The interplay of religious principles on PI settlements | Bolt Burdon Kemp The interplay of religious principles on PI settlements | Bolt Burdon Kemp

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The interplay of religious principles on PI settlements

I have previously touched on this topic, however following recent discussions I have had with a provider of Ethical and Sharia compliant investment solutions, it has been brought to the forefront of my mind once again.

Whilst there are many instances when religious views may interact with English Law, there is a specific interplay when dealing with personal injury claims and settlement of damages.  Religious obligations will generally be taken into consideration as far as is possible under English Law, however, it is expected that serving the best interests of a Claimant is paramount.

This issue becomes important when Claimants with a devout sense of religious duty do not have the capacity to manage their own property and affairs.  The responsibility then lies on their Court appointed Deputy to manage this on their behalf.  Where this religious duty impacts on their damages (for example annual payments to Charity and the consideration of this being paid from their lump sum or periodical payments), it would be prudent for the Claimant’s Solicitors to obtain a report from an Independent Financial Advisor to comment on the form of award which would be most beneficial for the Claimant in line with their religious beliefs, as far as it is possible to do so.

The Deputy may also then wish to obtain a report on the investment of damages to ensure that their clients are advised on whether these can be done in a way which is complaint with their religious beliefs.  For example, this may involve the consideration of avoiding investing in gambling or alcohol companies, all of which are forbidden for followers of the Islamic faith.  An application may have to be made to the Court of Protection to decide whether investments may be made in line with the Claimant’s religious beliefs or whether investments can be made in risk appropriate manners but without reliance on any religious beliefs.

This is of course a very simplified version of events, but what can Claimant Solicitors do before settlement to assist the Claimant and ultimately the Deputy and the Court?  The answer is speak to the Claimant and their families.

It is useful to find out, specifically for Muslim clients, the following:

  1. What are their views on interest?  Under Islamic Law, payment or receipt of Interest is considered forbidden.  This can impact on their award as Schedules of Losses usually includes an element of interest for both General Damages and past losses.  Interest may also be received from certain periodical payments which are funded by way of an annuity.  It is therefore useful to obtain their views on interest as it may be their view that the interest claimed in Schedules reflect the increase in the value of the services and items etc. provided or purchased until now and not yet paid for.  As this is statutory not usurious interest, it may be acceptable to them.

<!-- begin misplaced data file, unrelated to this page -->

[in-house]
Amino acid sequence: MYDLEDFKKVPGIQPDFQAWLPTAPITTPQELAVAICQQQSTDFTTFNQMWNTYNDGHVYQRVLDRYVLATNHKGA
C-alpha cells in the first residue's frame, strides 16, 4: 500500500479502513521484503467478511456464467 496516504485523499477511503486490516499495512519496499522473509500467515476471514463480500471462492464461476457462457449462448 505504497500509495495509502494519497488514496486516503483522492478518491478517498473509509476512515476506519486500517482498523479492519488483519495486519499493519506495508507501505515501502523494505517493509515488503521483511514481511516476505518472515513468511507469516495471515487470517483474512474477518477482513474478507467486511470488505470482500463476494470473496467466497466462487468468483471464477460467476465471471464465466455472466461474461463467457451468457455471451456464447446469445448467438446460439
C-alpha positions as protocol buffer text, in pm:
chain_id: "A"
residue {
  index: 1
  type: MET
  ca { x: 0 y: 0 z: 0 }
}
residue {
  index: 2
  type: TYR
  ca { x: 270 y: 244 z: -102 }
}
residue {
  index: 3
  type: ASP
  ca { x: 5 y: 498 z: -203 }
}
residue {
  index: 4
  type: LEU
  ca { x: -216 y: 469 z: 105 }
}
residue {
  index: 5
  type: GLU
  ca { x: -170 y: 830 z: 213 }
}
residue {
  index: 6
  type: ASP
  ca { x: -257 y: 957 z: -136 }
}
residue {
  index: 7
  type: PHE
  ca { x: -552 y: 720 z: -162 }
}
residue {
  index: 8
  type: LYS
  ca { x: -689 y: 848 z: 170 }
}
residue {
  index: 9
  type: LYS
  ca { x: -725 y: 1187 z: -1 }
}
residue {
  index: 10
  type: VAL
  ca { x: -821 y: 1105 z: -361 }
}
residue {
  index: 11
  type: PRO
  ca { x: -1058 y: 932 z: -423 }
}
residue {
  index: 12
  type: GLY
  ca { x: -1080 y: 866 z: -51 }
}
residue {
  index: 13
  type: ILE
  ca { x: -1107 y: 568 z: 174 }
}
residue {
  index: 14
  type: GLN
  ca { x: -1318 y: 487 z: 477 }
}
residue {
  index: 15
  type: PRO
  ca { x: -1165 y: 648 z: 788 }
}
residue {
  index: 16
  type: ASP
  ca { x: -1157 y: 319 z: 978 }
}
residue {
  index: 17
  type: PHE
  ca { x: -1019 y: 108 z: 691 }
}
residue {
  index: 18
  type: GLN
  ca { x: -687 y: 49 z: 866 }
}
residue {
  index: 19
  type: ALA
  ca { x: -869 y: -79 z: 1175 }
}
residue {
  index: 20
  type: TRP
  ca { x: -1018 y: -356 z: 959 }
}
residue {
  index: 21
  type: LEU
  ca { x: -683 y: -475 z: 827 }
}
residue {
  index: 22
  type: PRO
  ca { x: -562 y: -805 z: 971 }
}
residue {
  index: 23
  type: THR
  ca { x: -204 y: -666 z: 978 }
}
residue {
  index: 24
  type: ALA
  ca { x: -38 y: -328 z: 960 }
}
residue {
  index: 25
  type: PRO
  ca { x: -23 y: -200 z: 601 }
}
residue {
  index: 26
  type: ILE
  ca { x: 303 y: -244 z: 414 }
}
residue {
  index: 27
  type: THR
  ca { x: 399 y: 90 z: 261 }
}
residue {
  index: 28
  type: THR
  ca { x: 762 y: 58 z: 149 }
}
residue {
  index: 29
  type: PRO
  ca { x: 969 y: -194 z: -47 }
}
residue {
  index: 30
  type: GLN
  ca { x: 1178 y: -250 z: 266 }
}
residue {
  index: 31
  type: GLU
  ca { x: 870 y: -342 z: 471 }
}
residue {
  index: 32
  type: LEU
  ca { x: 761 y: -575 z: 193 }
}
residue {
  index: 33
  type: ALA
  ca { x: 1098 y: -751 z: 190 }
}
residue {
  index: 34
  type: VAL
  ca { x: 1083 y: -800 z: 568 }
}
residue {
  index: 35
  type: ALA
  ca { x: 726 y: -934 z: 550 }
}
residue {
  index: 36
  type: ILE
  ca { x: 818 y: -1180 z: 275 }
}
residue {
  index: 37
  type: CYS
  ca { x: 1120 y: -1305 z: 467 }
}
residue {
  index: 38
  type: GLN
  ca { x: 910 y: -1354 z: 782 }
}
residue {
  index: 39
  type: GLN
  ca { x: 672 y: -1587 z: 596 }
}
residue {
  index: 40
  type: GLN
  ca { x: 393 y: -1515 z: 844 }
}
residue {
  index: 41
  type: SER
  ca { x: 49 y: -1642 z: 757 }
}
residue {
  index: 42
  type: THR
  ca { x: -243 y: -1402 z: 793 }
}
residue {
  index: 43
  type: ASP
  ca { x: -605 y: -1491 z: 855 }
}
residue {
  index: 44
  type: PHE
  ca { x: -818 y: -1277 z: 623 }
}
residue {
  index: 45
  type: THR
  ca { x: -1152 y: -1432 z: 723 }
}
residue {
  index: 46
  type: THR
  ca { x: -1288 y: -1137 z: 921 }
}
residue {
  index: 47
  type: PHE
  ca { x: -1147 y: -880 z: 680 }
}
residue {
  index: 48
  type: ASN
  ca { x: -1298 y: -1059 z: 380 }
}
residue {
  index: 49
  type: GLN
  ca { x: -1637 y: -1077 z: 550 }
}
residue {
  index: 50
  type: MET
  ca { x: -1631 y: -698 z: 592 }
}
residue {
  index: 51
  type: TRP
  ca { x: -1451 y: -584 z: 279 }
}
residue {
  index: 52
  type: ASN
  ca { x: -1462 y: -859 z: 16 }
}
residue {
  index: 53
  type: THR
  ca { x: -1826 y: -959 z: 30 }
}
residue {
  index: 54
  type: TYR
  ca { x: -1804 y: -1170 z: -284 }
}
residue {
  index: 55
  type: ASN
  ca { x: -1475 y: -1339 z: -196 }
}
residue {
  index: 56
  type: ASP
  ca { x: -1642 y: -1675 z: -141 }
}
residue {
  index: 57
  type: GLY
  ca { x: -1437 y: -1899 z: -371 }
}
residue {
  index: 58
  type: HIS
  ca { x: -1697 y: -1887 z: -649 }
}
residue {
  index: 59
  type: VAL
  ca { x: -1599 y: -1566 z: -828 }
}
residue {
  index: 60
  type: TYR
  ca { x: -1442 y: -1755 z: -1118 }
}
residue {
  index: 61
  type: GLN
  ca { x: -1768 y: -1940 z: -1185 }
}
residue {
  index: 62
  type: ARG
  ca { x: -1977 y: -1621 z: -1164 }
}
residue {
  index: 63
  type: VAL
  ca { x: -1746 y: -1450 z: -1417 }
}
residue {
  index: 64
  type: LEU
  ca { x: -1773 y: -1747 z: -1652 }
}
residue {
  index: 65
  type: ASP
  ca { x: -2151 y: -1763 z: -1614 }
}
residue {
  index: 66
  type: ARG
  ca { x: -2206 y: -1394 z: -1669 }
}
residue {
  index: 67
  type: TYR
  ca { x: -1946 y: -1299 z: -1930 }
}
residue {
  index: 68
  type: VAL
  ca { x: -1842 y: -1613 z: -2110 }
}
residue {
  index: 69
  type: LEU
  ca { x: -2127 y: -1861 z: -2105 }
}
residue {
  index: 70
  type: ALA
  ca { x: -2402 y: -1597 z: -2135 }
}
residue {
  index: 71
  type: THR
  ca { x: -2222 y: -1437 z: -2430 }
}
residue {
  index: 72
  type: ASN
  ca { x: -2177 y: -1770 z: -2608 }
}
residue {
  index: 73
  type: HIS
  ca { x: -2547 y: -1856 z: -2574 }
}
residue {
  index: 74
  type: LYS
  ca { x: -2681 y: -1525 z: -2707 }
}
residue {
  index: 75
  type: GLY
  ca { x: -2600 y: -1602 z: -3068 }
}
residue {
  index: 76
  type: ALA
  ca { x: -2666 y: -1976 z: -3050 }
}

2. Would they consider conventional lump sums to be subject to Zakat?  Zakat is a compulsory payment Muslims are required to make to charities each year.  It is a set amount of 2.5% of a person’s wealth, including money in savings and current accounts as well as assets.  There are a range of opinions from Muslim scholars as to whether Zakat would apply to a lump sum award of damages (in whole or in part), with some considering that the damages would be exempt and some believing the contrary.  Claimant Solicitors should consider this with their clients and find out what position they adopt.  It may be that a client would not consider Zakat to apply to lump sums but they may have a desire for the Deputy to make occasional charitable donations to established organisations provided this does not deprive them of the means to meet their needs.
  3. What are their views on Sharia-Compliant Investments?  A claimant who lacks capacity is likely to have many long term needs including future therapy and the need for support workers.  In order to meet such future needs, any lump sum award (in whole or in part) would be invested to generate a return and that investment can take place in different sectors.  Some of these sectors of investment may be forbidden by Muslims, for example in companies that deal with alcohol or gambling.  Claimant Solicitors can therefore find out their views on whether the lump sum should be invested in such a way as to achieve as high as possible a rate of return but have some sort of compromise on the types of companies their lump sum is invested in.

As Solicitors specialising in personal injury litigation, we cannot provide financial advice to clients however these topics of discussion are universal amongst followers of the Muslim faith and interlink with our role of obtaining compensation for our clients.

It is therefore only prudent that we consider these issues at the outset with our clients and understand their beliefs so that they can be well informed when settling their claim and taking the next steps to ensure that their future needs are met.

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